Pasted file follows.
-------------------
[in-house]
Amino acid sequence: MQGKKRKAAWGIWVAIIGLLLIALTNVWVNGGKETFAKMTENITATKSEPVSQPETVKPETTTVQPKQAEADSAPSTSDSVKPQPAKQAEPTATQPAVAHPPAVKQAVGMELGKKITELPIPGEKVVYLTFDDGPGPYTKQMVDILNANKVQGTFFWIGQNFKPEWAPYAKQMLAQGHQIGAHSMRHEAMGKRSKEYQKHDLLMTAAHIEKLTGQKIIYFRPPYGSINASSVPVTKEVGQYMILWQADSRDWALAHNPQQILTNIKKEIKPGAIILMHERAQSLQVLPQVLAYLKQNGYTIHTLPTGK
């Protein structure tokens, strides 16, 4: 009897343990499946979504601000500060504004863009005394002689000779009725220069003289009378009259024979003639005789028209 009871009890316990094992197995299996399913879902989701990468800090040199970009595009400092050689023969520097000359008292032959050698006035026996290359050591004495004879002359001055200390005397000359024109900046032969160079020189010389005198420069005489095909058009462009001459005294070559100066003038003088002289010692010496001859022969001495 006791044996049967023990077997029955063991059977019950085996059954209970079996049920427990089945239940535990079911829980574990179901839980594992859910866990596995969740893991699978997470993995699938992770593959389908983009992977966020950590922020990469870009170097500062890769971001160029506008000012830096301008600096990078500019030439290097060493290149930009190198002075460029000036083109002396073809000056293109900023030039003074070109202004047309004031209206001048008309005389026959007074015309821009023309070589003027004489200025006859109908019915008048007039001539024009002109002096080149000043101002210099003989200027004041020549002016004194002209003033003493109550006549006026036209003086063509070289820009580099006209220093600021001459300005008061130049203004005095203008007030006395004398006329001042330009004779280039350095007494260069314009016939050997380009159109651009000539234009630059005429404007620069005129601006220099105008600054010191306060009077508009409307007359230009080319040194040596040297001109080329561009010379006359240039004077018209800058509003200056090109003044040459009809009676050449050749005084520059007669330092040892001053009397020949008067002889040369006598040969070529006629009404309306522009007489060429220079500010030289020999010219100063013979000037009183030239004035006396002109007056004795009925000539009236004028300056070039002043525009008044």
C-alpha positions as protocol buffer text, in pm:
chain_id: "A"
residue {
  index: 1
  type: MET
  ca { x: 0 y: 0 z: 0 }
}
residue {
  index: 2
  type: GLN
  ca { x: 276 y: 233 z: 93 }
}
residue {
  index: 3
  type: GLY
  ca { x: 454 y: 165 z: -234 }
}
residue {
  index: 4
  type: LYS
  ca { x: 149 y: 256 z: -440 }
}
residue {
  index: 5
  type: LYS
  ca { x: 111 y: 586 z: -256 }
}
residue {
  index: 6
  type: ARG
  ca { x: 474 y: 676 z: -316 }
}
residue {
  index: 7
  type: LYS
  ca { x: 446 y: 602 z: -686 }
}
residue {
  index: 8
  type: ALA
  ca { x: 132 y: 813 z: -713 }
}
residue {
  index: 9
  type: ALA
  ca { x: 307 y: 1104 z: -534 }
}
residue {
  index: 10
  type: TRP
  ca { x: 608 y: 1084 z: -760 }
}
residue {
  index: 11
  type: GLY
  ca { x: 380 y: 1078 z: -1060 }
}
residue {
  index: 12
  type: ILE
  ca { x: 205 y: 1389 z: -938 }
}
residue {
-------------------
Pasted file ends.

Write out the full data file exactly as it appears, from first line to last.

[in-house]
Amino acid sequence: MQGKKRKAAWGIWVAIIGLLLIALTNVWVNGGKETFAKMTENITATKSEPVSQPETVKPETTTVQPKQAEADSAPSTSDSVKPQPAKQAEPTATQPAVAHPPAVKQAVGMELGKKITELPIPGEKVVYLTFDDGPGPYTKQMVDILNANKVQGTFFWIGQNFKPEWAPYAKQMLAQGHQIGAHSMRHEAMGKRSKEYQKHDLLMTAAHIEKLTGQKIIYFRPPYGSINASSVPVTKEVGQYMILWQADSRDWALAHNPQQILTNIKKEIKPGAIILMHERAQSLQVLPQVLAYLKQNGYTIHTLPTGK
């Protein structure tokens, strides 16, 4: 009897343990499946979504601000500060504004863009005394002689000779009725220069003289009378009259024979003639005789028209 009871009890316990094992197995299996399913879902989701990468800090040199970009595009400092050689023969520097000359008292032959050698006035026996290359050591004495004879002359001055200390005397000359024109900046032969160079020189010389005198420069005489095909058009462009001459005294070559100066003038003088002289010692010496001859022969001495 006791044996049967023990077997029955063991059977019950085996059954209970079996049920427990089945239940535990079911829980574990179901839980594992859910866990596995969740893991699978997470993995699938992770593959389908983009992977966020950590922020990469870009170097500062890769971001160029506008000012830096301008600096990078500019030439290097060493290149930009190198002075460029000036083109002396073809000056293109900023030039003074070109202004047309004031209206001048008309005389026959007074015309821009023309070589003027004489200025006859109908019915008048007039001539024009002109002096080149000043101002210099003989200027004041020549002016004194002209003033003493109550006549006026036209003086063509070289820009580099006209220093600021001459300005008061130049203004005095203008007030006395004398006329001042330009004779280039350095007494260069314009016939050997380009159109651009000539234009630059005429404007620069005129601006220099105008600054010191306060009077508009409307007359230009080319040194040596040297001109080329561009010379006359240039004077018209800058509003200056090109003044040459009809009676050449050749005084520059007669330092040892001053009397020949008067002889040369006598040969070529006629009404309306522009007489060429220079500010030289020999010219100063013979000037009183030239004035006396002109007056004795009925000539009236004028300056070039002043525009008044």
C-alpha positions as protocol buffer text, in pm:
chain_id: "A"
residue {
  index: 1
  type: MET
  ca { x: 0 y: 0 z: 0 }
}
residue {
  index: 2
  type: GLN
  ca { x: 276 y: 233 z: 93 }
}
residue {
  index: 3
  type: GLY
  ca { x: 454 y: 165 z: -234 }
}
residue {
  index: 4
  type: LYS
  ca { x: 149 y: 256 z: -440 }
}
residue {
  index: 5
  type: LYS
  ca { x: 111 y: 586 z: -256 }
}
residue {
  index: 6
  type: ARG
  ca { x: 474 y: 676 z: -316 }
}
residue {
  index: 7
  type: LYS
  ca { x: 446 y: 602 z: -686 }
}
residue {
  index: 8
  type: ALA
  ca { x: 132 y: 813 z: -713 }
}
residue {
  index: 9
  type: ALA
  ca { x: 307 y: 1104 z: -534 }
}
residue {
  index: 10
  type: TRP
  ca { x: 608 y: 1084 z: -760 }
}
residue {
  index: 11
  type: GLY
  ca { x: 380 y: 1078 z: -1060 }
}
residue {
  index: 12
  type: ILE
  ca { x: 205 y: 1389 z: -938 }
}
residue {